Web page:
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HadžiMuhamedović, Safet (2014) The Epic Unconscious: Affective Residues of an Embodied Grammar. In: Why Discourse Matters? (Panel: The Embodied Discourses: Discursive Positioning in Narrations), 17-18 Oct 2014, Goethe University, Frankfurt. (Unpublished)

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Abstract

Gusle, a peculiar one-string instrument traditional to the Dinaric mountain range, is an apt heuristic device for the unravelling of some spatial, temporal and discursive Balkan intersections. The instrument’s inception is tied to epic poetry and its mytho-historical accounts which abound with local cosmologies, images of sacred landscapes and old Slavic rituals shared by Muslim, Christian and Roma communities. Gusle is also an instrumentalised instrument, deeply implicated in the ‘genocidal turn’ of the Yugoslav nationalisms. Its melodic narratives were appropriated as the par excellence propaganda tool for the proliferation of ‘Serbian’ ‘heroic past’. Milman Parry and Albert Lord, who proposed the Oral-Formulaic theory, based upon their study of Yugoslav epics in the 1930s, recognised that certain narrative units (themes, rhythms, and arrangements) come to be repeated as the unconsciously habituated ‘grammar of poetry’ (cf. Parry 1971, Lord 2000). This paper interrogates their argument through the ‘affective turn’ in anthropology, particularly Yael Navaro-Yashin’s (2009) discussions on the affective potential of ‘remnants’, ‘residues’ and ‘ruins’. I look at the sacral geography of Gacko, a small town in south-eastern Bosnia, as located in epics and narratives of my interlocutors, to argue that the ‘nationalist discourses’ promulgating in the area destabilise themselves through the affectivity of these particular remnants – embodied themes, images and compositions. Crucially, I seek to understand how it happens that the guslar sings about ethnic cleansing, yet, paradoxically, his intended positionality ruptures with shared traditions. This paper thus also raises questions on human and non-human agency in the understanding of discursive reifications. Based on four years of ethnographic research, it is part of my wider attempts at understanding Bosnian ‘syncretic’ and ‘anti-syncretic’ landscapes.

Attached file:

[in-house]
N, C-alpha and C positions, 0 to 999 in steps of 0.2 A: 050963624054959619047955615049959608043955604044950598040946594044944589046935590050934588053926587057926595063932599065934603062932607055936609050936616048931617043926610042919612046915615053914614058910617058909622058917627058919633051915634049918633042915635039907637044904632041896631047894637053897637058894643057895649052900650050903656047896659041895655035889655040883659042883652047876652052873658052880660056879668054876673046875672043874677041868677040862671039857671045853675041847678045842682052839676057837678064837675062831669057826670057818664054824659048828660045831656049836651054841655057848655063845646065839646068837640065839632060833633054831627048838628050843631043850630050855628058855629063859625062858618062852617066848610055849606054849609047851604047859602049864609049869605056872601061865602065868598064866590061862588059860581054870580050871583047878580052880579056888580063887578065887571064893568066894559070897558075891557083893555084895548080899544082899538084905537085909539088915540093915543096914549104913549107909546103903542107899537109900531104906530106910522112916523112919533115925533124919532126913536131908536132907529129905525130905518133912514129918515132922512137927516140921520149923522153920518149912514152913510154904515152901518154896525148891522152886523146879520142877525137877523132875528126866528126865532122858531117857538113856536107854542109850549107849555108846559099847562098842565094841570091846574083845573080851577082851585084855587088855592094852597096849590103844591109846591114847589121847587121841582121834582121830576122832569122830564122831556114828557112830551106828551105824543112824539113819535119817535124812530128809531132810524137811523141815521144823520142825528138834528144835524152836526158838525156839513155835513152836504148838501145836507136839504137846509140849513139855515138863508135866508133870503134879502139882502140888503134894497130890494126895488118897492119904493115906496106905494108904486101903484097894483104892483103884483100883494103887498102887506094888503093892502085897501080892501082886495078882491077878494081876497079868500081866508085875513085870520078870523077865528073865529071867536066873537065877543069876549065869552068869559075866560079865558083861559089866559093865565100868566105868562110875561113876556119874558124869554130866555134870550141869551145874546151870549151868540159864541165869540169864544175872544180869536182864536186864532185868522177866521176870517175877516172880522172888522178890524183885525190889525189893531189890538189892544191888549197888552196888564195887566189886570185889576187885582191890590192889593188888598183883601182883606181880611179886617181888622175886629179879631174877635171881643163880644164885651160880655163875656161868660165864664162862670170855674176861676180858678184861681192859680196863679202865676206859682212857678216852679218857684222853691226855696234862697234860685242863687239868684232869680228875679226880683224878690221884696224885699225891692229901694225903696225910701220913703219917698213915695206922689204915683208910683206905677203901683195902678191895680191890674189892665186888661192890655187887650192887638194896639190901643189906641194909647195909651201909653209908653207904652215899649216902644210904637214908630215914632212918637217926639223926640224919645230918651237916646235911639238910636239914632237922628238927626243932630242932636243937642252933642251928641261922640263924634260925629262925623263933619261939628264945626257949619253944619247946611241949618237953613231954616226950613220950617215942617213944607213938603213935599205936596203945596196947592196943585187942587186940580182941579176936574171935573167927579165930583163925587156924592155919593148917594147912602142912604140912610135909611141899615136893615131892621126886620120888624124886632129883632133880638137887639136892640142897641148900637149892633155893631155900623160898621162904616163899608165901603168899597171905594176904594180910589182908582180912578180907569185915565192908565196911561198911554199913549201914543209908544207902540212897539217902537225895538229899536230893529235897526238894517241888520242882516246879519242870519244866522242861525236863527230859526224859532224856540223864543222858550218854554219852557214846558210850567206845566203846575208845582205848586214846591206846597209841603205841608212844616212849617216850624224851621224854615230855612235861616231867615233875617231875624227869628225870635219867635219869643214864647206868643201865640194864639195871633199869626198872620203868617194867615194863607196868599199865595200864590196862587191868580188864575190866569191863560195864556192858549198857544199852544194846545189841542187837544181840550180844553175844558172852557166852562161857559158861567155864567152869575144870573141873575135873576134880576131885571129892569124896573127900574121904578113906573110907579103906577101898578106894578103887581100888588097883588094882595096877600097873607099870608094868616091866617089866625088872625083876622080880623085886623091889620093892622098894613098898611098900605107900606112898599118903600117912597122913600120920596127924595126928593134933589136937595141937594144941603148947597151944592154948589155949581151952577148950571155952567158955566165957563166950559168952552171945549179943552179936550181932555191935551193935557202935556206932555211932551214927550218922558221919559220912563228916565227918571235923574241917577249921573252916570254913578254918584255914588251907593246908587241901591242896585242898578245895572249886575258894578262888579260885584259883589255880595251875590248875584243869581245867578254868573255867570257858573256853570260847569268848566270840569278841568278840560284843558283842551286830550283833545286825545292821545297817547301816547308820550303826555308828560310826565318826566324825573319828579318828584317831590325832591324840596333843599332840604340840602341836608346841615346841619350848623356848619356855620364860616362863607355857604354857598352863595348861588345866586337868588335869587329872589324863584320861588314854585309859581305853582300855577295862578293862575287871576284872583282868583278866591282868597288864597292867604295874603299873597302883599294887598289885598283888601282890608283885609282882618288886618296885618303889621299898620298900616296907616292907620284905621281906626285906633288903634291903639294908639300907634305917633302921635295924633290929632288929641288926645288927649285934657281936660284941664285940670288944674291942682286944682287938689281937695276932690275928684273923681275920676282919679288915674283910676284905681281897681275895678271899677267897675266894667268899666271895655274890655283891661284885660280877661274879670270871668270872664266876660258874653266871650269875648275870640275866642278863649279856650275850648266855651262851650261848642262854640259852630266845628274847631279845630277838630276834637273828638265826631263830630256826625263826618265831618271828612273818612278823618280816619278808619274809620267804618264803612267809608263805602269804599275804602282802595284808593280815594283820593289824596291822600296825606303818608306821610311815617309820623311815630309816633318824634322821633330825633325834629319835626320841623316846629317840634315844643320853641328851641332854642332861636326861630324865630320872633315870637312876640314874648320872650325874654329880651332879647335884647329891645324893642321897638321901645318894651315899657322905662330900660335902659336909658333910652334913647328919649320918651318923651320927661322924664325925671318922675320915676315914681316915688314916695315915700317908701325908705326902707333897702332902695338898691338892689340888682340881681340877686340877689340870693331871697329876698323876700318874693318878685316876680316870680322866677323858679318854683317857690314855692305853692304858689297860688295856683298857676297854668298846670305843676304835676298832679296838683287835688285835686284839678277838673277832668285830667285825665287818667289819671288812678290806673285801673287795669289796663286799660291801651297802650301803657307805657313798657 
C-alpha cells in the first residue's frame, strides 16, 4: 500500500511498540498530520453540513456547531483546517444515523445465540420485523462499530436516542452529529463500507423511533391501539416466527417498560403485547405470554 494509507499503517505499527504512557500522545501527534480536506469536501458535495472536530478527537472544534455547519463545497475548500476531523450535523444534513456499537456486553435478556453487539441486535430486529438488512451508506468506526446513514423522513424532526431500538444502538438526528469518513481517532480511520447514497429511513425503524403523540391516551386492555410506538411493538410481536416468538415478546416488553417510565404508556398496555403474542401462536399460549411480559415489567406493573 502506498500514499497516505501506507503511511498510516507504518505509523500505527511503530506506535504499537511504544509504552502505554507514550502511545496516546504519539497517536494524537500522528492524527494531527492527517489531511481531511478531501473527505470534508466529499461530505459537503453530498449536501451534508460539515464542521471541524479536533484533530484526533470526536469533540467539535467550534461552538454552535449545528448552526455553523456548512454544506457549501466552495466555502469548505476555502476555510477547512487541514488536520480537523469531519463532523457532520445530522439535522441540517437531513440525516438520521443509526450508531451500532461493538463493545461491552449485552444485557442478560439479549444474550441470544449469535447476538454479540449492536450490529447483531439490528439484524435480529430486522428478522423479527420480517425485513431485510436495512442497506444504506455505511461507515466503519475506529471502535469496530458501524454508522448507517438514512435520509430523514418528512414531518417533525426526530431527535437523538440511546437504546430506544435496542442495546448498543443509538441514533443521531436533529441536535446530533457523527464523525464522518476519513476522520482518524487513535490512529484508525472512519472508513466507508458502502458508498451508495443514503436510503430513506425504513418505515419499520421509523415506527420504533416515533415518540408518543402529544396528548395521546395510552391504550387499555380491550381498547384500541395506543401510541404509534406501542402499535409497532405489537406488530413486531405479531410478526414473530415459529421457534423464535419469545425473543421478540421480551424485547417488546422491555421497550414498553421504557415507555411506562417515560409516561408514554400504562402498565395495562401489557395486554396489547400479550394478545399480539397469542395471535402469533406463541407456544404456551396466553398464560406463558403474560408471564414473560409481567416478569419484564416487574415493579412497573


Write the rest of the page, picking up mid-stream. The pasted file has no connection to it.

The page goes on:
Item Type: Conference or Workshop Items (Paper)
Keywords: Bosnia, Gacko, gusle, epics, affectivity, residues, anthropology
SOAS Departments & Centres: Departments and Subunits > Department of Anthropology & Sociology
Subjects: G Geography. Anthropology. Recreation
Date Deposited: 23 Oct 2019 08:37
URI: https://eprints.soas.ac.uk/id/eprint/31819
Related URLs: https://daconfe ... -in-narrations/ (Organisation URL)

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